We came to an adit opening in the side of the mountain overlooking the forest below. The lumber you see is going to be used to construct an observation deck of some sort:
In the distance were the stone ruins of the powderhouse, which I would explore later on. My guide used this opportunity to radio back to the office so that a second guide could come and assist with the descent to the next level. Moving back into the mine we came to the entrance to the second level, which was a winze struck on the usual 45 degree angle--this is where we would have to rappel:
A winze is a shaft that is bored downward to connect two or more existing levels of a mine. My guide unlocked the cage over the winze and I clipped my descender and karabiner onto my harness. At this point the other guide arrived and descended the winze first in order to set the line for us (or something…I dunno, I wasn’t really paying attention). I tied on and went down next, surprising myself with how well I remembered how to rappel after all these years since Boy Scouts. Indiana Jones, eat your heart out.
At bottom I waited for my guide to come down inside a large hollowed out room that reminded me more of a cave than a mine. Now that we were all together again I found out that we had not yet reached the second level--we had to clip on to an anchored line along a wall over a dangerous chasm and walk about 50 yards to a certain point where we could climb down again into another hole. We also had to switch to a second anchored line about halfway. This reminded me more of a cave than a mine. Here’s my guide…we had reached the second level:
After the mine changed hands in 1894 and became the Adventure Consolidated Mine, everyone was fired and the better, more experienced miners were allowed back under what was called the “tribute system.” In other words you were no longer paid by the day, you were paid by how much rock you cleared.
It was sort of chaotic; no longer was there an orderly plan set in place for how the mine would be worked, now the men were basically just told to “go in there and bring the copper out.” This is why the Adventure became more productive, but it also resulted in a disorderly mess of tunnels honeycombing in every direction, as you can see in the above photo.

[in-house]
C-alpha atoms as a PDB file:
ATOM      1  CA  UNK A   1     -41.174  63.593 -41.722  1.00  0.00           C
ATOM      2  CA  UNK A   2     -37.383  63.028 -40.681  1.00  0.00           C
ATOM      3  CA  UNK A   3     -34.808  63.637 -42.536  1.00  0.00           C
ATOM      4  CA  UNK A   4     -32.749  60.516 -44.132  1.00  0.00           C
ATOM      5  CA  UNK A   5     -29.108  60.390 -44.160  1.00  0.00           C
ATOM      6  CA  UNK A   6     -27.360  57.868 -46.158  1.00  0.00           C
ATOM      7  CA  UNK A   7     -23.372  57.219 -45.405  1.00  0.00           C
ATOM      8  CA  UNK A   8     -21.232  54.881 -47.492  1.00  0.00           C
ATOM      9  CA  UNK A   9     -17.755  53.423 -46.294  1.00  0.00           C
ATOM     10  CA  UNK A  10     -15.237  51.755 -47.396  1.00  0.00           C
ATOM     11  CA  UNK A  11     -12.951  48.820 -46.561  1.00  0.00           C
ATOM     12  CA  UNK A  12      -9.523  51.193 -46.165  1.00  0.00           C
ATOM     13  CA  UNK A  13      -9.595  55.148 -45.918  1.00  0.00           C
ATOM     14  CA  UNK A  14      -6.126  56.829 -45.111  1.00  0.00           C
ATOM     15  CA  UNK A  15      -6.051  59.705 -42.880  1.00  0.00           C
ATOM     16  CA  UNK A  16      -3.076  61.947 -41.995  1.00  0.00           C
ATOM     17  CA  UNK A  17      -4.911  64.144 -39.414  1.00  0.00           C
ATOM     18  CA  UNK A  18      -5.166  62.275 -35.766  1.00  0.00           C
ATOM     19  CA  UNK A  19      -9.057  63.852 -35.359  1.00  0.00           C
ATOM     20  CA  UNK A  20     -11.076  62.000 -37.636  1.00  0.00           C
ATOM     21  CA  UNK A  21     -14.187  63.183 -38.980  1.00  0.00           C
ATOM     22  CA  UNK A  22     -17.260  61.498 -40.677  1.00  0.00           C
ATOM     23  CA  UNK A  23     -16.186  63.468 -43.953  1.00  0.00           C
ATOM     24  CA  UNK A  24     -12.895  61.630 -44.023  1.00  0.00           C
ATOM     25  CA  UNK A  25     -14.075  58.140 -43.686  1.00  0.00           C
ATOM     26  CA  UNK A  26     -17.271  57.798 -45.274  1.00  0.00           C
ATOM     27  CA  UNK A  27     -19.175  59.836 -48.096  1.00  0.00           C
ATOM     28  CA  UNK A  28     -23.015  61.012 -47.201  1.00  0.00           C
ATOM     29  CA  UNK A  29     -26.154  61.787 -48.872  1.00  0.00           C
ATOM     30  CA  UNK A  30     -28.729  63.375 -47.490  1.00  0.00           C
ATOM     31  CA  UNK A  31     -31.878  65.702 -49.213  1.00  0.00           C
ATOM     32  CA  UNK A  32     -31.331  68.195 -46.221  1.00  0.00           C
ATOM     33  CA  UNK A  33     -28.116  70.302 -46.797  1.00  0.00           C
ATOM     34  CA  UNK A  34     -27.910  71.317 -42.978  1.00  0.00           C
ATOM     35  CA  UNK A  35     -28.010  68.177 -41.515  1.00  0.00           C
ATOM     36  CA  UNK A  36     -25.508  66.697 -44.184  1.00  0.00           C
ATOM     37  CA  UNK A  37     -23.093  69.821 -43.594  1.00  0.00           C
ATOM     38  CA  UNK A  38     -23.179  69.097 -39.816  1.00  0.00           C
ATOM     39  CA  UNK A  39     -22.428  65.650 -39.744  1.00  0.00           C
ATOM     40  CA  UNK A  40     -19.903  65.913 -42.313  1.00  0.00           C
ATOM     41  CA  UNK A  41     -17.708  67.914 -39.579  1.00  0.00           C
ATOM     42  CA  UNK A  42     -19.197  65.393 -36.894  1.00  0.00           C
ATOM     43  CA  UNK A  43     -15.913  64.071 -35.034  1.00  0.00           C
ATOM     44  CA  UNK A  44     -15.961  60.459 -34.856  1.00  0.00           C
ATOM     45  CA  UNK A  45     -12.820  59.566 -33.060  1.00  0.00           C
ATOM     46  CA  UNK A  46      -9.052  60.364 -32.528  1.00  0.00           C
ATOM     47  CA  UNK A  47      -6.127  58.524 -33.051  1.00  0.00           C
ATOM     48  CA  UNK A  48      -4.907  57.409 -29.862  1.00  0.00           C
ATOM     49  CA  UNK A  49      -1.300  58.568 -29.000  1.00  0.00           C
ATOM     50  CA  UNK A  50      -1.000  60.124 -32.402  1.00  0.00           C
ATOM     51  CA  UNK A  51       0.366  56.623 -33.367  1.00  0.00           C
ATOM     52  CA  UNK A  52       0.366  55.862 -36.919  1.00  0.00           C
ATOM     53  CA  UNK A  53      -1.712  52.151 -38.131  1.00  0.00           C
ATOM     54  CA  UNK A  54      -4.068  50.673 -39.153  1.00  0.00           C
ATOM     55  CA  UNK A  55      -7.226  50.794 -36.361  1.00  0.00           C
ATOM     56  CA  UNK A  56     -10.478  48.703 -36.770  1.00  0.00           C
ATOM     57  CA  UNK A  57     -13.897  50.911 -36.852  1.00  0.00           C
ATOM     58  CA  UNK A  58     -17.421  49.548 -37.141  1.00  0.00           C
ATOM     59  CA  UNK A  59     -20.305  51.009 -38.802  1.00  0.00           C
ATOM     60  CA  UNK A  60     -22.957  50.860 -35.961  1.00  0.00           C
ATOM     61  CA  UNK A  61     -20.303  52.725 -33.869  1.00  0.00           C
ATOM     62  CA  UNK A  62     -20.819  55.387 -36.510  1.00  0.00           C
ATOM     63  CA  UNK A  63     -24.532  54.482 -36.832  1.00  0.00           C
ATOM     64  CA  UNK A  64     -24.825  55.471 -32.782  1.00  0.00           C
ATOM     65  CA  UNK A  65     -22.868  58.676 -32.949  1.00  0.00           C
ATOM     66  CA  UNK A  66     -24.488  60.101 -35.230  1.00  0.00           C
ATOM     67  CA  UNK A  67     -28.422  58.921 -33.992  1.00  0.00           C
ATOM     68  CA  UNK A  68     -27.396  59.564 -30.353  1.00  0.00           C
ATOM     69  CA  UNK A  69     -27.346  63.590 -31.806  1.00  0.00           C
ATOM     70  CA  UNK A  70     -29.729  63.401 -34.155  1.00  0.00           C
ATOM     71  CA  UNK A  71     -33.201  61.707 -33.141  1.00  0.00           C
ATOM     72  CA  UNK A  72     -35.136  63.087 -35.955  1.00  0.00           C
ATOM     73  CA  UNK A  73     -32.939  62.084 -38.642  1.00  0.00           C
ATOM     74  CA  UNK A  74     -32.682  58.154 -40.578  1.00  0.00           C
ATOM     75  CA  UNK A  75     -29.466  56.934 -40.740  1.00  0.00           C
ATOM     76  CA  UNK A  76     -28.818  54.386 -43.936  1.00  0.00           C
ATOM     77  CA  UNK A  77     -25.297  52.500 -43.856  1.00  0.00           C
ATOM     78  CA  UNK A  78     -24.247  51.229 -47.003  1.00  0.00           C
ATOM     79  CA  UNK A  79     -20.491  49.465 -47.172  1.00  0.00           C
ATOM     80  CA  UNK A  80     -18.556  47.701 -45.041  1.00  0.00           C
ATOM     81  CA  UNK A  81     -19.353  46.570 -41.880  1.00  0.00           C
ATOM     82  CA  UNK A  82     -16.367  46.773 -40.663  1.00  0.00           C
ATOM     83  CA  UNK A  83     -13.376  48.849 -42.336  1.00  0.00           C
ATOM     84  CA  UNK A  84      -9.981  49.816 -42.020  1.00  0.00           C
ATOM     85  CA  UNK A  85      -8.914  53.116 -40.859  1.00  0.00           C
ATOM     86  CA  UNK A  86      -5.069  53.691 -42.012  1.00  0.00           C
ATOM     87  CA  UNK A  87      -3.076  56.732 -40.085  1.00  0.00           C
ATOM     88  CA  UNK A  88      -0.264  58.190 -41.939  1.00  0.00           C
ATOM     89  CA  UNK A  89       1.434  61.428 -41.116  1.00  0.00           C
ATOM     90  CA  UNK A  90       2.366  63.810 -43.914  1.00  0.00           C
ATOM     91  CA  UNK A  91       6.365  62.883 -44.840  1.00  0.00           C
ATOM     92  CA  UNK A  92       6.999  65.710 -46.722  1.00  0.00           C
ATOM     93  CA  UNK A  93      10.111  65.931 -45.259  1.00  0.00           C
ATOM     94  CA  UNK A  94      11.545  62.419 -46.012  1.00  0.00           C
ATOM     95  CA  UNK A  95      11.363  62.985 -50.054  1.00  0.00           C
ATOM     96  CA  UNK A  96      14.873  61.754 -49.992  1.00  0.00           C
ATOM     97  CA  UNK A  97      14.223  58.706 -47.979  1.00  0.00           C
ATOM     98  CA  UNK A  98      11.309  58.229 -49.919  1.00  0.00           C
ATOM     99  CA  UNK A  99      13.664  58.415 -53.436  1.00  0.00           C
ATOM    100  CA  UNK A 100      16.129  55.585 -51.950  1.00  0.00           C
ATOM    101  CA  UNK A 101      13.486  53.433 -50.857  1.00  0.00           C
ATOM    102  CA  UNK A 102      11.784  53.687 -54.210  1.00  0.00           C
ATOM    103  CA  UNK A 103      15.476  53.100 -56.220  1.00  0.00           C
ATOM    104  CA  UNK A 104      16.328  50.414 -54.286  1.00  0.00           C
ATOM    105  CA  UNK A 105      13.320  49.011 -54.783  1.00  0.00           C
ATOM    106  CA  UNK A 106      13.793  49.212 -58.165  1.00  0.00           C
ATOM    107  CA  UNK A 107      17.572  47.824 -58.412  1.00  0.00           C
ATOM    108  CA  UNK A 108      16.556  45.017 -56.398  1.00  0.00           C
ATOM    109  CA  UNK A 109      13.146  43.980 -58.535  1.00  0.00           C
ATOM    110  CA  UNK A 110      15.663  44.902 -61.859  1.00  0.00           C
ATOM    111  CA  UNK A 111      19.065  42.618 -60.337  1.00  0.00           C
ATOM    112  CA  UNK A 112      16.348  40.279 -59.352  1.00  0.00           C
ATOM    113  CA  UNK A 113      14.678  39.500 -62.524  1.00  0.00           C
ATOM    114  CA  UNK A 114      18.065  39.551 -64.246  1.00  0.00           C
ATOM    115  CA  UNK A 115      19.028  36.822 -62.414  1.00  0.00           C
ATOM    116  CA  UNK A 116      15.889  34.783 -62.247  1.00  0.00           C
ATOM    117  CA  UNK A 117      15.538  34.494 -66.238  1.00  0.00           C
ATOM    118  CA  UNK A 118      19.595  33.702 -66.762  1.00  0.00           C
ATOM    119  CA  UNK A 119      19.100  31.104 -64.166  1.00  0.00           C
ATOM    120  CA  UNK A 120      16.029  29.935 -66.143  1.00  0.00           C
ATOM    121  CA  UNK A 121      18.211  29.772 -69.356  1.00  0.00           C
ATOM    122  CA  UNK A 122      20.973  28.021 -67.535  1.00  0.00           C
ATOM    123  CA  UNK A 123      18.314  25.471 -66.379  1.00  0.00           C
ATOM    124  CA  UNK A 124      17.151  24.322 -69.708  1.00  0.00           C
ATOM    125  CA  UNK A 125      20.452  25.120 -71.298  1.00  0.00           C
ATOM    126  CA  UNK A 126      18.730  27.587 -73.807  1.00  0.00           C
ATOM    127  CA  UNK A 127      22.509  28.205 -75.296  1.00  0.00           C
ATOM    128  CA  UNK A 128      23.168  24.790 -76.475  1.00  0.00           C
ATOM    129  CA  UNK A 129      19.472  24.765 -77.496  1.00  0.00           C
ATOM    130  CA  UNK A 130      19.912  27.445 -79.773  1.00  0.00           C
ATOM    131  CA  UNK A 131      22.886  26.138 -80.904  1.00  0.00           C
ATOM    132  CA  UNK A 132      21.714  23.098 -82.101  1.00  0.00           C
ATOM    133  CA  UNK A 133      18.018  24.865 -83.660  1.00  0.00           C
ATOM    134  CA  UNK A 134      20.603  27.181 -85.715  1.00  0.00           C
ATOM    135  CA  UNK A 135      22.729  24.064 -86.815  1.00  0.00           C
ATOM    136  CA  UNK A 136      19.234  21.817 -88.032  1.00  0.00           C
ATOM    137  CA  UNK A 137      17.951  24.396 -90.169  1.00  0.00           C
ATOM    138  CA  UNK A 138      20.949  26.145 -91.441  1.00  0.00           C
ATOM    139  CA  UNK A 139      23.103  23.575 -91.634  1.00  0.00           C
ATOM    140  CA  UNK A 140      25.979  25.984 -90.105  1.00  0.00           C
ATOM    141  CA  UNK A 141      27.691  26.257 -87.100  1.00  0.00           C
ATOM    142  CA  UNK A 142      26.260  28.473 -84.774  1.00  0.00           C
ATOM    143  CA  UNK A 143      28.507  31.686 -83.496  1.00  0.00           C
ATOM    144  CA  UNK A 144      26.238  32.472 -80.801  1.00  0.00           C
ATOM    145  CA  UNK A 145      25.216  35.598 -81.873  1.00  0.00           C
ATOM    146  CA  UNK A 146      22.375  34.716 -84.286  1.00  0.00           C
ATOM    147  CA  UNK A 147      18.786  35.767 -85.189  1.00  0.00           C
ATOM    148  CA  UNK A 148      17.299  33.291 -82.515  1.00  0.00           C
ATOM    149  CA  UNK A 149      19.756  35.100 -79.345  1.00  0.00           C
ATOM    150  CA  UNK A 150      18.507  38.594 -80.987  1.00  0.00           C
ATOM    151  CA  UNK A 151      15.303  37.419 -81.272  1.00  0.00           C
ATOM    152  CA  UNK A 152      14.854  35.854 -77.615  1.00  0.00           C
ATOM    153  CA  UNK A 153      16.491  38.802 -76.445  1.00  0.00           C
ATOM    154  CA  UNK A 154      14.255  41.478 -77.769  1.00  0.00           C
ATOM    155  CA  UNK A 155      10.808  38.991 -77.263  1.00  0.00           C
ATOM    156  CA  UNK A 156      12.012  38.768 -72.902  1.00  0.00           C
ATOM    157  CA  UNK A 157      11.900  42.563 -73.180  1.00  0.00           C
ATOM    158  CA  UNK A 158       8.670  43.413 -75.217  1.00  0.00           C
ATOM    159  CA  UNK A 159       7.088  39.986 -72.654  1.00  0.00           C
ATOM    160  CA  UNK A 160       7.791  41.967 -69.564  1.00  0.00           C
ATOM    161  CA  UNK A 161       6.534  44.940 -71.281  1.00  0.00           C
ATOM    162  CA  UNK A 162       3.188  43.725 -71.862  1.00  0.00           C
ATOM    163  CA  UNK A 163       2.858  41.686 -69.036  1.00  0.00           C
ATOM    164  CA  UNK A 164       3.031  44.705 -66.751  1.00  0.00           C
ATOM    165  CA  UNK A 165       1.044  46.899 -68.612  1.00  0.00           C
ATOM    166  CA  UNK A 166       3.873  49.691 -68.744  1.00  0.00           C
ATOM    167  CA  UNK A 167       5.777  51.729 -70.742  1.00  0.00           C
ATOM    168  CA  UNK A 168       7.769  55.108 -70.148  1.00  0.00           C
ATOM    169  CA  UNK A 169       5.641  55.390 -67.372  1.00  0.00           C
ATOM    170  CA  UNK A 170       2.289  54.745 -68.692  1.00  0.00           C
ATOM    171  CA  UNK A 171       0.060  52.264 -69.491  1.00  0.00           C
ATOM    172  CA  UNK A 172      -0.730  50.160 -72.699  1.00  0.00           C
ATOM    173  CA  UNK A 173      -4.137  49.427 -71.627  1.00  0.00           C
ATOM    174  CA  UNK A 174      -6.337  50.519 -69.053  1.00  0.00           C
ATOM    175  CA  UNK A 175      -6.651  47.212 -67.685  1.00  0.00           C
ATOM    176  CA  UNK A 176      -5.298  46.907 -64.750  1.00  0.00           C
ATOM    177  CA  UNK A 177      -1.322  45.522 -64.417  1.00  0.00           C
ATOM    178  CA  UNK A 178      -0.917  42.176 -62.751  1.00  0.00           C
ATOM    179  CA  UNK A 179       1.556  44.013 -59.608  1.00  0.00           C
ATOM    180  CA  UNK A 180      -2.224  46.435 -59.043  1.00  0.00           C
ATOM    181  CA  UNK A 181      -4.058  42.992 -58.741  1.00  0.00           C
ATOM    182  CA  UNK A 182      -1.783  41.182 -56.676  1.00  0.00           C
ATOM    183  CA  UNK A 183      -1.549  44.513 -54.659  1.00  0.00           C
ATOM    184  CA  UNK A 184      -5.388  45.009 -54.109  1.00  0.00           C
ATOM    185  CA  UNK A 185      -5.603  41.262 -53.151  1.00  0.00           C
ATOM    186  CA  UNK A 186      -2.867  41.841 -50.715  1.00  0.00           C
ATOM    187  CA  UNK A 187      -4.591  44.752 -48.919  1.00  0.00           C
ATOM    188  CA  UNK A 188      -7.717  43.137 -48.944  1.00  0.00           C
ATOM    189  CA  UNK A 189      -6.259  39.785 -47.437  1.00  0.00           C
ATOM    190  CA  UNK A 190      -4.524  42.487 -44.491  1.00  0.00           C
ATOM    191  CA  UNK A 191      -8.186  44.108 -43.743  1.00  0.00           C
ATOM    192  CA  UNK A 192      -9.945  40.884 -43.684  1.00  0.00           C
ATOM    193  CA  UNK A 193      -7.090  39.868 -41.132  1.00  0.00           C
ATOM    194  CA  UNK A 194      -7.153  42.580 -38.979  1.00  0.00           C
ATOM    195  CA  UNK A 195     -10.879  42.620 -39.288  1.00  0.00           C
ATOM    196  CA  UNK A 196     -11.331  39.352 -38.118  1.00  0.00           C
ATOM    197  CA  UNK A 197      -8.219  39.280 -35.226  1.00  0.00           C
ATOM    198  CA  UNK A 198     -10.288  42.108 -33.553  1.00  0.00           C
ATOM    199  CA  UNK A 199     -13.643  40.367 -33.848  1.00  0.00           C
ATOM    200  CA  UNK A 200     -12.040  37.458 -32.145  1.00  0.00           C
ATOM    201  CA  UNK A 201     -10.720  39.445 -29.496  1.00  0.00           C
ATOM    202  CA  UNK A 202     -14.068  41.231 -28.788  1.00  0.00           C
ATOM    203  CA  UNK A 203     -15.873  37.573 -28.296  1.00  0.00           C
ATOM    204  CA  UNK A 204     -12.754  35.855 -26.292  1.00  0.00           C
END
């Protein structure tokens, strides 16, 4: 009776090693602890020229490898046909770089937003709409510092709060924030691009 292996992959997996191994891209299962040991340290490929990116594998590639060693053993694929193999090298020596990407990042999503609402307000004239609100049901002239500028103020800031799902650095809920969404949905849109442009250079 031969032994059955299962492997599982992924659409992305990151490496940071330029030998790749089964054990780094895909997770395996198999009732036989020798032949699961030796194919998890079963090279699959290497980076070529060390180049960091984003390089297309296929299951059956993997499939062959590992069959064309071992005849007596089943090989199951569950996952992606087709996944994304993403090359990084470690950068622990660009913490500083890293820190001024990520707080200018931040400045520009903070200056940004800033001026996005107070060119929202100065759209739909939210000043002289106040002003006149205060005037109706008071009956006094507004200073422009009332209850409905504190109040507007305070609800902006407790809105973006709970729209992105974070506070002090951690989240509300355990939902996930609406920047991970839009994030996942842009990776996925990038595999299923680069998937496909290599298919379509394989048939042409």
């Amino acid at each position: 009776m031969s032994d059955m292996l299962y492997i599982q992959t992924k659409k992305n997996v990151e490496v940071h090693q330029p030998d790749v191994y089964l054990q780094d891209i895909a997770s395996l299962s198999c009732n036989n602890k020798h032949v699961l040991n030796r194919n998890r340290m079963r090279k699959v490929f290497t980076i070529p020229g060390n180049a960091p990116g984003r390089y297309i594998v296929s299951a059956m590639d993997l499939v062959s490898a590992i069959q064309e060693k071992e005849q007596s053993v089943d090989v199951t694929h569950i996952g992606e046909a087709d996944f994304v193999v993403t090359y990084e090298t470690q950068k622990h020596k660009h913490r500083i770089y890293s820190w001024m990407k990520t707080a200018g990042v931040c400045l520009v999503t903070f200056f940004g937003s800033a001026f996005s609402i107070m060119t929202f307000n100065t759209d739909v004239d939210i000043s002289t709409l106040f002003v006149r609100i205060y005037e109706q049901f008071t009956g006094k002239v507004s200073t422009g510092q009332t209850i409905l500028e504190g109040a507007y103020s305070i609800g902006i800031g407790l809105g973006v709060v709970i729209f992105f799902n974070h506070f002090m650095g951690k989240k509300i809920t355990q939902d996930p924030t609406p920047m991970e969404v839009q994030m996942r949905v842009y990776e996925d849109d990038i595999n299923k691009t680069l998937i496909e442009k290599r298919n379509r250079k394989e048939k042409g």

No more trammers either; waste rock was strewn wherever it could be dumped and soon accumulated into quite a mess down there. They also stoped the shit out of the place, which wan't entirely safe. Here is a blurry shot looking up a stope that was opened clear out of the side of the mountain, and was letting daylight in:
As we forged ahead we passed a pit where I could recognize the oily scent that had enticed me the night before when I smelled it wafting out of the adit in the dark--the pump was down there. According to my guide they had just recently pumped out the second level, which is why they were able to conduct tours down here now.
Every level below us was still flooded however, and I want to say that there are 19 total levels under the Adventure…? That may sound like a lot, but the Quincy Mine had 92 levels…. We started to come up and arrived at what is called the “Ice Cave.”
I can’t remember if it was a way into the third level or what the deal was, but there’s a hole with ice in it (yes, in June) which apparently never thaws.
In later days I guess miners used this to store perishable goods before electricity. We now continued on toward the exit, which led up a “raise” to another adit:
I shot one last pic looking back into the adit, and we emerged from the mountain’s darkness:
This is where we popped out:
Recognize it? We walked back to the office and along the way passed the hoist foundation of the #3 shaft:
I was so bummed that I forgot to get a shot of the Swiss troop transport though. Oh well. I sat in my car and ate lunch while perusing my map of the area to see about hiking around to some of the many other nearby mines.
CLICK for Part 3.
A Guide to Michigan's Historic Keweenaw Copper District, by Lawrence Molloy, p. 82